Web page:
Base change lifting

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In mathematics, base change lifting is a method of constructing new automorphic forms from old ones, that corresponds in Langlands philosophy to the operation of restricting a representation of a Galois group to a subgroup.

The Doi–Naganuma lifting from 1967 was a precursor of the base change lifting. Base change lifting was introduced by Saito (1975, 1975b, 1979) for Hilbert modular forms of cyclic totally real fields of prime degree, by comparing the trace of twisted Hecke operators on Hilbert modular forms with the trace of Hecke operators on ordinary modular forms. Shintani (1979) gave a representation theoretic interpretation of Saito's results and used this to generalize them. Langlands (1980) extended the base change lifting to more general automorphic forms and showed how to use the base change lifting for GL2 to prove the Artin conjecture for tetrahedral and some octahedral 2-dimensional representations of the Galois group.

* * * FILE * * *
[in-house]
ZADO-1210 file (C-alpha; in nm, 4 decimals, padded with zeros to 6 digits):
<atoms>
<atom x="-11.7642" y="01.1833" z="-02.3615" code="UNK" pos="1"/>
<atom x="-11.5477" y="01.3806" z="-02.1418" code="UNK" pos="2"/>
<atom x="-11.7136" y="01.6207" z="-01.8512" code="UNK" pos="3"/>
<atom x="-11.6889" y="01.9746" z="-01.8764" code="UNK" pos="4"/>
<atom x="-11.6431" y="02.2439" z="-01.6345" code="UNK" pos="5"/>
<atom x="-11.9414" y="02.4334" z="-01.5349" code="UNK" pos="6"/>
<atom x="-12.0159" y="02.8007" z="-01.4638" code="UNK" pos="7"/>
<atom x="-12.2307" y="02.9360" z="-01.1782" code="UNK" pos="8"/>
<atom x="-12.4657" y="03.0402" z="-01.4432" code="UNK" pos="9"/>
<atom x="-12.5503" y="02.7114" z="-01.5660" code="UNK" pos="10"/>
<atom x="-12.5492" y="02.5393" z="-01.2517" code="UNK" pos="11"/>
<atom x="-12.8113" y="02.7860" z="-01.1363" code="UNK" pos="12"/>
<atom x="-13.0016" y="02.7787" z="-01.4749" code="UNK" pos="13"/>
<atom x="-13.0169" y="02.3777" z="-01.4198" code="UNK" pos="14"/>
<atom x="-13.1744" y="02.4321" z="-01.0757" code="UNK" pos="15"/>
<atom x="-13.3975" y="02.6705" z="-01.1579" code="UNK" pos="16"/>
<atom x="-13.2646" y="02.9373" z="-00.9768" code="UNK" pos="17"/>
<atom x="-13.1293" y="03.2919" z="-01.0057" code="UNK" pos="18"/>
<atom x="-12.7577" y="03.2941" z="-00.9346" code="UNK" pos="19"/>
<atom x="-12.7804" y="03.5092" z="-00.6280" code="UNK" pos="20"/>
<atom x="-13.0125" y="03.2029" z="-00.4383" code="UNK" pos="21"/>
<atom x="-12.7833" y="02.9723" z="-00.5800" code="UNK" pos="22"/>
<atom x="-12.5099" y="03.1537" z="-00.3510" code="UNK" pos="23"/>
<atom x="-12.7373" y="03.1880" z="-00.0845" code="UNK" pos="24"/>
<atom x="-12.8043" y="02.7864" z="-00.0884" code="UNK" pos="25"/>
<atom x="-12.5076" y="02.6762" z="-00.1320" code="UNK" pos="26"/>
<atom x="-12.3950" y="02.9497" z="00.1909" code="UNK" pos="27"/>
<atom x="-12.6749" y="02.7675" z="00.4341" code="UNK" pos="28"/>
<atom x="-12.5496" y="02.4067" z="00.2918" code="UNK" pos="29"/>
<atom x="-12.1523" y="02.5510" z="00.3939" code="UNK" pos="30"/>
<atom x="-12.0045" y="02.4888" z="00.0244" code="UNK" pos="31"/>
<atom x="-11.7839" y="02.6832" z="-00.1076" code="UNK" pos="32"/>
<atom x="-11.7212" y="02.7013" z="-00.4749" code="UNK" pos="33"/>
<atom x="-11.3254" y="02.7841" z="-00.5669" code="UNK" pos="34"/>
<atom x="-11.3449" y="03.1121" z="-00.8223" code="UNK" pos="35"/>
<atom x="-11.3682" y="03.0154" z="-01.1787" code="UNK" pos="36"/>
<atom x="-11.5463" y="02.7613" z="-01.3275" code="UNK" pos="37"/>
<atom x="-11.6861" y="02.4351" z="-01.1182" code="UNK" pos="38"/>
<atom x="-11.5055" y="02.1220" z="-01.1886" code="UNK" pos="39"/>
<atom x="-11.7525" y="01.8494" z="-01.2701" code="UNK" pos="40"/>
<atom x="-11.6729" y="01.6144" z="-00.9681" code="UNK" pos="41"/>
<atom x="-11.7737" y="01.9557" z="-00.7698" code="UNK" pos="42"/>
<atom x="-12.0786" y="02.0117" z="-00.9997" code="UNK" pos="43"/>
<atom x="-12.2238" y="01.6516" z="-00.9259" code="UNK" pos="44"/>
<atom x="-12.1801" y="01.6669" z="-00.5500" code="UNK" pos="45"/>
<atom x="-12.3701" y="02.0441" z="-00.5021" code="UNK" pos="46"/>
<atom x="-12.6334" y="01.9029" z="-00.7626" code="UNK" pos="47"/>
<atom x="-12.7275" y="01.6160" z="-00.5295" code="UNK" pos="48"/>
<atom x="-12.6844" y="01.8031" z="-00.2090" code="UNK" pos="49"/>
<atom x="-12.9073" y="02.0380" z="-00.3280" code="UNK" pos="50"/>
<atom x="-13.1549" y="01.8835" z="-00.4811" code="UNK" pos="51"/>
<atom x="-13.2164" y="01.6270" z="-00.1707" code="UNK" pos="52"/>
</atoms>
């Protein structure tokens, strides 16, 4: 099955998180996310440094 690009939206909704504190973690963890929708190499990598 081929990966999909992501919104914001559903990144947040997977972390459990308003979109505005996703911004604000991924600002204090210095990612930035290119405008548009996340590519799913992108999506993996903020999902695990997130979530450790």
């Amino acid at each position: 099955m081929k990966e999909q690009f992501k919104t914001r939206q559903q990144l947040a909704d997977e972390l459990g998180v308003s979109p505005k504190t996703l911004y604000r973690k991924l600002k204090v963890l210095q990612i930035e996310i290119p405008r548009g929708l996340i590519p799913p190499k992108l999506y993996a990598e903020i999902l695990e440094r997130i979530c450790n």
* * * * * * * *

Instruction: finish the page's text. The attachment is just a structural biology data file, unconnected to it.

Gelbart (1977), Gérardin (1979) and Gérardin & Labesse (1979) gave expositions of the base change lifting for GL2 and its applications to the Artin conjecture.


If E/F is a finite cyclic Galois extension of global fields, then the base change lifting of Arthur & Clozel (1989) gives a map from automorphic forms for GLn(F) to automorphic forms for GLn(E) = ResE/FGLn(F). This base change lifting is the special case of Langlands functoriality, corresponding (roughly) to the diagonal embedding of the Langlands dual GLn(C) of GLn to the Langlands dual GLn(C)×...×GLn(C) of ResE/FGLn.